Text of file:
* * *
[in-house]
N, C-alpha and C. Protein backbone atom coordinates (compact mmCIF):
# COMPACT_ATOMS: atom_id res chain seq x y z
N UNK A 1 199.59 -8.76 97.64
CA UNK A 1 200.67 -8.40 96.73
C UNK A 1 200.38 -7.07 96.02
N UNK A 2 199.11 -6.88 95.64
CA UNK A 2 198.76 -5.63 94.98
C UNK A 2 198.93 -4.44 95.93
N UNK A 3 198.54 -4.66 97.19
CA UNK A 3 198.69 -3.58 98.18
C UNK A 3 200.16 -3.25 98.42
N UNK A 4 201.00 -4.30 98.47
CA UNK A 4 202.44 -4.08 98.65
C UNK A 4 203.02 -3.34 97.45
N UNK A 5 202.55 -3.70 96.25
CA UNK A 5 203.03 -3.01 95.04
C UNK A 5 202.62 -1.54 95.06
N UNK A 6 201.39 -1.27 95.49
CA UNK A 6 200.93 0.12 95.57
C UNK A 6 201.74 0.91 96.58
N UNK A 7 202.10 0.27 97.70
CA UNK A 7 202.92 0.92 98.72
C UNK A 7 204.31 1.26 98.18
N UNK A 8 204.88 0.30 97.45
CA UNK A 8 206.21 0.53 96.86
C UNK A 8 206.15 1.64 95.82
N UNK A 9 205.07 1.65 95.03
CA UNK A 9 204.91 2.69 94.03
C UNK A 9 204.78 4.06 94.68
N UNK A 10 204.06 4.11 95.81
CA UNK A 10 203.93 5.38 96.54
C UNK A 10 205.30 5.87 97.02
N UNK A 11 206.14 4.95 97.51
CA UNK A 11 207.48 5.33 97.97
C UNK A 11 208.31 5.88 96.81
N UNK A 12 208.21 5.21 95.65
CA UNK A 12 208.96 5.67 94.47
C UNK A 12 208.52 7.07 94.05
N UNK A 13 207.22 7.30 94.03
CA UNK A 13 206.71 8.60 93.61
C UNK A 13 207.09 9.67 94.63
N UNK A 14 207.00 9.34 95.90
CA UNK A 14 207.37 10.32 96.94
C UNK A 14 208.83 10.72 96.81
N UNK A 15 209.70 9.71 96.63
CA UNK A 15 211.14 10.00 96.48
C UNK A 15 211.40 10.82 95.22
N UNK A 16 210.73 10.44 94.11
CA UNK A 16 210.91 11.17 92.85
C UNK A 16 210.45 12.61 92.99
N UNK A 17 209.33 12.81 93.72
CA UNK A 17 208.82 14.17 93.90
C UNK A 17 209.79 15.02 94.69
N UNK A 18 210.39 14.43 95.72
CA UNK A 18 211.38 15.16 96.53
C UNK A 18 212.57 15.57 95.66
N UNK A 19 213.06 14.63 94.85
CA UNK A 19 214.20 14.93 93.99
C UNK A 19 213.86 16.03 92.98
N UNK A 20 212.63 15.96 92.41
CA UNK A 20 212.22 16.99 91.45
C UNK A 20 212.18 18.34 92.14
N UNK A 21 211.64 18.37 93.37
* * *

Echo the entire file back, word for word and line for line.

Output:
[in-house]
N, C-alpha and C. Protein backbone atom coordinates (compact mmCIF):
# COMPACT_ATOMS: atom_id res chain seq x y z
N UNK A 1 199.59 -8.76 97.64
CA UNK A 1 200.67 -8.40 96.73
C UNK A 1 200.38 -7.07 96.02
N UNK A 2 199.11 -6.88 95.64
CA UNK A 2 198.76 -5.63 94.98
C UNK A 2 198.93 -4.44 95.93
N UNK A 3 198.54 -4.66 97.19
CA UNK A 3 198.69 -3.58 98.18
C UNK A 3 200.16 -3.25 98.42
N UNK A 4 201.00 -4.30 98.47
CA UNK A 4 202.44 -4.08 98.65
C UNK A 4 203.02 -3.34 97.45
N UNK A 5 202.55 -3.70 96.25
CA UNK A 5 203.03 -3.01 95.04
C UNK A 5 202.62 -1.54 95.06
N UNK A 6 201.39 -1.27 95.49
CA UNK A 6 200.93 0.12 95.57
C UNK A 6 201.74 0.91 96.58
N UNK A 7 202.10 0.27 97.70
CA UNK A 7 202.92 0.92 98.72
C UNK A 7 204.31 1.26 98.18
N UNK A 8 204.88 0.30 97.45
CA UNK A 8 206.21 0.53 96.86
C UNK A 8 206.15 1.64 95.82
N UNK A 9 205.07 1.65 95.03
CA UNK A 9 204.91 2.69 94.03
C UNK A 9 204.78 4.06 94.68
N UNK A 10 204.06 4.11 95.81
CA UNK A 10 203.93 5.38 96.54
C UNK A 10 205.30 5.87 97.02
N UNK A 11 206.14 4.95 97.51
CA UNK A 11 207.48 5.33 97.97
C UNK A 11 208.31 5.88 96.81
N UNK A 12 208.21 5.21 95.65
CA UNK A 12 208.96 5.67 94.47
C UNK A 12 208.52 7.07 94.05
N UNK A 13 207.22 7.30 94.03
CA UNK A 13 206.71 8.60 93.61
C UNK A 13 207.09 9.67 94.63
N UNK A 14 207.00 9.34 95.90
CA UNK A 14 207.37 10.32 96.94
C UNK A 14 208.83 10.72 96.81
N UNK A 15 209.70 9.71 96.63
CA UNK A 15 211.14 10.00 96.48
C UNK A 15 211.40 10.82 95.22
N UNK A 16 210.73 10.44 94.11
CA UNK A 16 210.91 11.17 92.85
C UNK A 16 210.45 12.61 92.99
N UNK A 17 209.33 12.81 93.72
CA UNK A 17 208.82 14.17 93.90
C UNK A 17 209.79 15.02 94.69
N UNK A 18 210.39 14.43 95.72
CA UNK A 18 211.38 15.16 96.53
C UNK A 18 212.57 15.57 95.66
N UNK A 19 213.06 14.63 94.85
CA UNK A 19 214.20 14.93 93.99
C UNK A 19 213.86 16.03 92.98
N UNK A 20 212.63 15.96 92.41
CA UNK A 20 212.22 16.99 91.45
C UNK A 20 212.18 18.34 92.14
N UNK A 21 211.64 18.37 93.37